Secretary of State Hilary Clinton laid out the agenda for the U.S.’s global war on AIDS this week in a speech at the National Institutes of Health on Tuesday.
“We have a chance to give countless lives and futures to millions of people who are alive today but equally, if not profoundly more importantly, to an entire new generation yet to be born…. The goal of an AIDS-free generation is ambitious, but it is possible. An AIDS-free generation would be one of the greatest gifts the United States could give to our collective future.
This goal would have been unimaginable just a few years ago. While the finish line is not yet in sight, we know we can get there because now we know the route we need to take.”
Secretary Clinton underscored the importance of both helping the 34 million people living with HIV and preventing new infections. “If we take a comprehensive view of our approach to the pandemic, treatment doesn’t take away from prevention. It adds to it,” she said. “So let’s end the old debate over treatment versus prevention and embrace treatment as prevention.”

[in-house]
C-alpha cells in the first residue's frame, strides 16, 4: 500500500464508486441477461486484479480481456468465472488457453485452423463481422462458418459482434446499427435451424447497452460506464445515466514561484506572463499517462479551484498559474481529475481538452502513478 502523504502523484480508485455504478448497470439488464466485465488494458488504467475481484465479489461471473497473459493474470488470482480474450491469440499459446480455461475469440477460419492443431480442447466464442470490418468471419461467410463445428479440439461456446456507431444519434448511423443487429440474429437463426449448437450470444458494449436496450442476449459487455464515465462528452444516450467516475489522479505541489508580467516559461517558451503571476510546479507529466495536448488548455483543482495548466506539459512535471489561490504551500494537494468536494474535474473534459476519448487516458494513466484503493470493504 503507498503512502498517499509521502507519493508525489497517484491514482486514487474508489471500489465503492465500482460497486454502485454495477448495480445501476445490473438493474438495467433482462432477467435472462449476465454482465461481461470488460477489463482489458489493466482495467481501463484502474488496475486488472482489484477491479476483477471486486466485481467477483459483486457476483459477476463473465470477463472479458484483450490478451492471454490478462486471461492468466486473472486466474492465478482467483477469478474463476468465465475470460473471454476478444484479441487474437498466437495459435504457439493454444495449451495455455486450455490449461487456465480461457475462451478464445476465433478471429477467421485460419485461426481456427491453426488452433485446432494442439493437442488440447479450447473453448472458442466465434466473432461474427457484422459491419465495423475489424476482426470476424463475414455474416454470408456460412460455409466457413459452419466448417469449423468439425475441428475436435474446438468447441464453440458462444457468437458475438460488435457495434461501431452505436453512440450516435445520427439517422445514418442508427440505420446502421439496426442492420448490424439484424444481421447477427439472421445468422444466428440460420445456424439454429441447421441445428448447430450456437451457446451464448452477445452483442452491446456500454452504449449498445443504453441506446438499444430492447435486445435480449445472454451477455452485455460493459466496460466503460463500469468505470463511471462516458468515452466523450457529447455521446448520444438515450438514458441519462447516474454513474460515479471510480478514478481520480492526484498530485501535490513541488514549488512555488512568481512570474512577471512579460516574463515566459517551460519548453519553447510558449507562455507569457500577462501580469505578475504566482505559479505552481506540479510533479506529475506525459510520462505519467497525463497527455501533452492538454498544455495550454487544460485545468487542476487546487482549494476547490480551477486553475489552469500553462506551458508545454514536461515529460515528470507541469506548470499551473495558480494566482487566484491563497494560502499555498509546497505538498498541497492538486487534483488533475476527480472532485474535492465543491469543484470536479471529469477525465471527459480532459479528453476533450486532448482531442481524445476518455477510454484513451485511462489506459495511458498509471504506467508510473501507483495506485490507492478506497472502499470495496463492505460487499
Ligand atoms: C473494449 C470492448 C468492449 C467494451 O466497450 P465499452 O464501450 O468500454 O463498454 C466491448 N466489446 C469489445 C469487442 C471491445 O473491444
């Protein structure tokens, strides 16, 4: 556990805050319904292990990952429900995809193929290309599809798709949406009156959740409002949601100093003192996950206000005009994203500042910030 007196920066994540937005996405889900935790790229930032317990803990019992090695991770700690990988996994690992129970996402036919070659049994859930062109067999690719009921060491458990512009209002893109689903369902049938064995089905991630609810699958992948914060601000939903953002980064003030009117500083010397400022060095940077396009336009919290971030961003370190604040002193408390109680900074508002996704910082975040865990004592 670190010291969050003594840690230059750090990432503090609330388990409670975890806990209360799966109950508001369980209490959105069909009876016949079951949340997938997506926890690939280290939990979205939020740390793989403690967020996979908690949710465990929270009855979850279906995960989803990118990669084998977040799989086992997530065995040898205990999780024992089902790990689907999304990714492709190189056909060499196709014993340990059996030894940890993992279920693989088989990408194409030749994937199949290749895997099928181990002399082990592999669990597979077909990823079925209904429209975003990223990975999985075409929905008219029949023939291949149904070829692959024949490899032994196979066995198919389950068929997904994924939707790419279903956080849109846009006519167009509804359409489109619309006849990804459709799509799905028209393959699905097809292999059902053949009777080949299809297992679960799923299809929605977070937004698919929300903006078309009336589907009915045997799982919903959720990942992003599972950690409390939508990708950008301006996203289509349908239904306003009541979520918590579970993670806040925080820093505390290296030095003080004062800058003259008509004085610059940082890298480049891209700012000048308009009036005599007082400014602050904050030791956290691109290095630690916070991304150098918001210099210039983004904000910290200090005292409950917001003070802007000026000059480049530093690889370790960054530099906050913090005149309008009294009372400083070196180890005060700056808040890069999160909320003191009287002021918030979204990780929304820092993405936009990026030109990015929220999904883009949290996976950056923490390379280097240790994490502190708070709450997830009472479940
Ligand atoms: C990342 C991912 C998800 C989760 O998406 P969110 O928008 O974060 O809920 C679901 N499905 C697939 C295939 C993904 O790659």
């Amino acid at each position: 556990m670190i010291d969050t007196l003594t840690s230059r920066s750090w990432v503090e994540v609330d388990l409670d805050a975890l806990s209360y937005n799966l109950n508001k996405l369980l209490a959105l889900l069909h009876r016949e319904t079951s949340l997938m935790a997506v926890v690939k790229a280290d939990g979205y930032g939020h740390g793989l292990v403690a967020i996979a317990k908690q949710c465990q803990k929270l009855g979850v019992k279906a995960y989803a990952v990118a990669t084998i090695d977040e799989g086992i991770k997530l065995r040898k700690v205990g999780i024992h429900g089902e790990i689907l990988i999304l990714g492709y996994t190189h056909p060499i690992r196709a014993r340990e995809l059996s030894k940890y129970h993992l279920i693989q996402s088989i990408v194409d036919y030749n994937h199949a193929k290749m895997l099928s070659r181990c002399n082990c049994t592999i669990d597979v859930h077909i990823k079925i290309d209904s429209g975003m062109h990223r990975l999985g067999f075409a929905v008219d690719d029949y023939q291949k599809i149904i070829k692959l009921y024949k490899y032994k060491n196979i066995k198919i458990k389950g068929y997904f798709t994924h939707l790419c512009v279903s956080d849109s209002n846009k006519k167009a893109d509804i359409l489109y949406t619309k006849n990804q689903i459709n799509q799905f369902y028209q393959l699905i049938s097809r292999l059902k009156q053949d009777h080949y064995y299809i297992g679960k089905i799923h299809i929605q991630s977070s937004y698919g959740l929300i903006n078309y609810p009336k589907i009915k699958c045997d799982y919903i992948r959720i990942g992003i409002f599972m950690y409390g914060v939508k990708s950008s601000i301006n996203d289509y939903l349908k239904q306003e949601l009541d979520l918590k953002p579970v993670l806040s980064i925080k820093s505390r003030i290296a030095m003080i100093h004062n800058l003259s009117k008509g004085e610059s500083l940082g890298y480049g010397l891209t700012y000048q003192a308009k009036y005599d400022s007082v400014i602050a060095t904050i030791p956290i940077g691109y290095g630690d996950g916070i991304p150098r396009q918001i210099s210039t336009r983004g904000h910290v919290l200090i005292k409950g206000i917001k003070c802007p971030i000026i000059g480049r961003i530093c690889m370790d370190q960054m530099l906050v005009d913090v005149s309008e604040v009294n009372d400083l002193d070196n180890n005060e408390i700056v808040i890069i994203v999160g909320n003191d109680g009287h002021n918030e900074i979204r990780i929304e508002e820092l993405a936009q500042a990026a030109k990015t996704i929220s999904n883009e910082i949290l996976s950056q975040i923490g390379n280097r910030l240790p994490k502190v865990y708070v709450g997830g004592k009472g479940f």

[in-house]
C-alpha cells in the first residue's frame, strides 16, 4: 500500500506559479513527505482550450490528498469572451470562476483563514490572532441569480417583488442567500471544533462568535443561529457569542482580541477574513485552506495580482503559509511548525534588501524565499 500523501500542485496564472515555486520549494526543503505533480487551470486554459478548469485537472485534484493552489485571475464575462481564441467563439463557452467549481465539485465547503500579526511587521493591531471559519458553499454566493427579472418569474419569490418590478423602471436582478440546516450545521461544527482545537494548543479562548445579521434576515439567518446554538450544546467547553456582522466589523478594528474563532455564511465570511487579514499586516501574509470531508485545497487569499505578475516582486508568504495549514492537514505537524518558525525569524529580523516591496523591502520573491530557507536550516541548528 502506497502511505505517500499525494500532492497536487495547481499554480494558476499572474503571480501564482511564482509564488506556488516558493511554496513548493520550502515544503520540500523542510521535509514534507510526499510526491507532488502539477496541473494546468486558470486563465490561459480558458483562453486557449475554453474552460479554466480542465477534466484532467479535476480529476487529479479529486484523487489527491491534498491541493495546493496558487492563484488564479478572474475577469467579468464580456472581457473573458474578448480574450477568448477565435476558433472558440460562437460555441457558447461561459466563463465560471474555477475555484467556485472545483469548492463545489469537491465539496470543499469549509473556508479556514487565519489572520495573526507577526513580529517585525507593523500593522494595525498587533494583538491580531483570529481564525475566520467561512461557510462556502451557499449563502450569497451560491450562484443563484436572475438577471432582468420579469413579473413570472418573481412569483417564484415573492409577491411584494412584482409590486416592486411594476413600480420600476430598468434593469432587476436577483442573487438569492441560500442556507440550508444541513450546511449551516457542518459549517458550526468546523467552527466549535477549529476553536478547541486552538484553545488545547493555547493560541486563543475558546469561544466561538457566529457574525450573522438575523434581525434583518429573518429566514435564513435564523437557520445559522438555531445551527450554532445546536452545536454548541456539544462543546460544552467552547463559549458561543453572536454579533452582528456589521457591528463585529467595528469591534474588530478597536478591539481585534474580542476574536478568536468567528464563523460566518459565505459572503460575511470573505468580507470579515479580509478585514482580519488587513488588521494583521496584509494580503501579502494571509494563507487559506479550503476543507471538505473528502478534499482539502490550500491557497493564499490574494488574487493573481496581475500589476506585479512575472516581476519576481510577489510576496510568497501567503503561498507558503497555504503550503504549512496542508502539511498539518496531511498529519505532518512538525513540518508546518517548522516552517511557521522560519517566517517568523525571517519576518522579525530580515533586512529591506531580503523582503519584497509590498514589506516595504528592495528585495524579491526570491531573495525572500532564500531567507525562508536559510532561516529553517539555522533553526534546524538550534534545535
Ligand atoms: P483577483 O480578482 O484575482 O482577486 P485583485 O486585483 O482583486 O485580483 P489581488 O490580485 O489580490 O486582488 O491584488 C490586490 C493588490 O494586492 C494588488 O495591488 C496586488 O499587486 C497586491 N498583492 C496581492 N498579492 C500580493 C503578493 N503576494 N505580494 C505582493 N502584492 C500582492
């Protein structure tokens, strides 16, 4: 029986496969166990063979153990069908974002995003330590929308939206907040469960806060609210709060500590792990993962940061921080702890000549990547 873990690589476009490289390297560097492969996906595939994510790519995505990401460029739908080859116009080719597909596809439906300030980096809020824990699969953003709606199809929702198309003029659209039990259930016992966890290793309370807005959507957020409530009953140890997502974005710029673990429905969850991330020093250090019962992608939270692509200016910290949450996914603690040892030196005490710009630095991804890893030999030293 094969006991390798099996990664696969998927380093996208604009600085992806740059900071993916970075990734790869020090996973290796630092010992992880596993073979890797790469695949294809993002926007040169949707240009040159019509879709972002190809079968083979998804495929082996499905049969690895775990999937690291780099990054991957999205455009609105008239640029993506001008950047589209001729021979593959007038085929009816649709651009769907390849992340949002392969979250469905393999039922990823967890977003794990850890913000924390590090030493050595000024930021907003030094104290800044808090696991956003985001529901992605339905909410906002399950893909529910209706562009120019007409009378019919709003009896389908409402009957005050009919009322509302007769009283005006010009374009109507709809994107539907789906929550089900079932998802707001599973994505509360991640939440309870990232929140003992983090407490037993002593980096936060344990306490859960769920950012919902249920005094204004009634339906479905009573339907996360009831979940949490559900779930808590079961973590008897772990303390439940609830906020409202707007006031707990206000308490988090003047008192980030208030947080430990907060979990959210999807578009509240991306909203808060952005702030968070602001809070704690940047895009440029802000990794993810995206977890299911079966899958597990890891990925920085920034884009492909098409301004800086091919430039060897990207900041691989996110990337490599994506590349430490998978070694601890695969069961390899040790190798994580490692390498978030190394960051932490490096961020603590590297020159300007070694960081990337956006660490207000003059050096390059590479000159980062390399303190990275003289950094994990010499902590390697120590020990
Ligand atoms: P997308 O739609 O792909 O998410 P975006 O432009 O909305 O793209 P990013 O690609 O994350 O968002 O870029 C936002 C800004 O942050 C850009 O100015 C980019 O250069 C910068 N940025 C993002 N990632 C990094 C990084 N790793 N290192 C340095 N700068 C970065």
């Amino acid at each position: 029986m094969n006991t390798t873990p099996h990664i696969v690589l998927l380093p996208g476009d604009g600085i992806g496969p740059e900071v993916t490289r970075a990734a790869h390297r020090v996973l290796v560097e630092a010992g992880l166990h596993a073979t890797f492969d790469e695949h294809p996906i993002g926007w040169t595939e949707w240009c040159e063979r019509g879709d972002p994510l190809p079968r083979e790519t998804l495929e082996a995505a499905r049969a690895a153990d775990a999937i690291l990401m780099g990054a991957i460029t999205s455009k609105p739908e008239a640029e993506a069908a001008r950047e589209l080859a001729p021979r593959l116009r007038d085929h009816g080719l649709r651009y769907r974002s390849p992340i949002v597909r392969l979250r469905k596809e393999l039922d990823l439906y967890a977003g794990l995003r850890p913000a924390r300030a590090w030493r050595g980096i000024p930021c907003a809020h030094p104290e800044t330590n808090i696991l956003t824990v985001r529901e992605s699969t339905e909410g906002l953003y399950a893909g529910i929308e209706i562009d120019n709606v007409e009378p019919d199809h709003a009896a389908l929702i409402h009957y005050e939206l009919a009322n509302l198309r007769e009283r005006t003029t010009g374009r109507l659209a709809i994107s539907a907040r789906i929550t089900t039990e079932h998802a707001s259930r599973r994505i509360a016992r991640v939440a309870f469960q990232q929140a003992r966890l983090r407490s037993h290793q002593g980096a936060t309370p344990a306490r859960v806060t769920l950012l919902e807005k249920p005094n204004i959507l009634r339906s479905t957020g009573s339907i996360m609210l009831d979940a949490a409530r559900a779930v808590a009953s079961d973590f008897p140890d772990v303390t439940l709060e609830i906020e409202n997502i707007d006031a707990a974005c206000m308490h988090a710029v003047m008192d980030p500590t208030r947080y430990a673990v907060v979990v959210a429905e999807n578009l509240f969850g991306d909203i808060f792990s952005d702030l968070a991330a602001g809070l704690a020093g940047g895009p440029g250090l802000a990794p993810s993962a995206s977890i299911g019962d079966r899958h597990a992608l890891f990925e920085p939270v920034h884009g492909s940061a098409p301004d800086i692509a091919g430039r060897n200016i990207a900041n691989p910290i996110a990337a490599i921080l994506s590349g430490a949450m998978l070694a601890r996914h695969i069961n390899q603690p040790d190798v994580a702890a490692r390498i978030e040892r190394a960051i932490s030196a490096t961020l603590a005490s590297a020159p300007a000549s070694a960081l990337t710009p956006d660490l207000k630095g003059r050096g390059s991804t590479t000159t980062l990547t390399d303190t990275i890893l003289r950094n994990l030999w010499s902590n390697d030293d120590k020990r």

She listed several encouraging developments, including the use of antiviral drugs to prevent mother-to-child HIV transmission, voluntary male circumcision, which has be shown to reduce the risk of female-to-male transmission by more than 60%.
Finding funding for these programs won’t be easy—The President’s Emergency Plan for AIDS Relief (PEPFAR) shelled out more than $6.5 billion on AIDS prevention and treatment in 2010 alone—but Clinton sees this as an opportunity for the U.S. to take the reins in a positive way. “At a time when people are raising questions about America’s role in the world, our leadership in global health reminds them who we are and what we do,” she said.
A question lingers, though: Could this re-dedication to the cause be tied into why AIDS Czar Jeff Crowley is stepping down from his post as Director of the Office of National AIDS Policy at the end of the year? Was Crowley’s agenda not in line with the Administration’s? It’ll be interesting to see who is tapped as his replacement.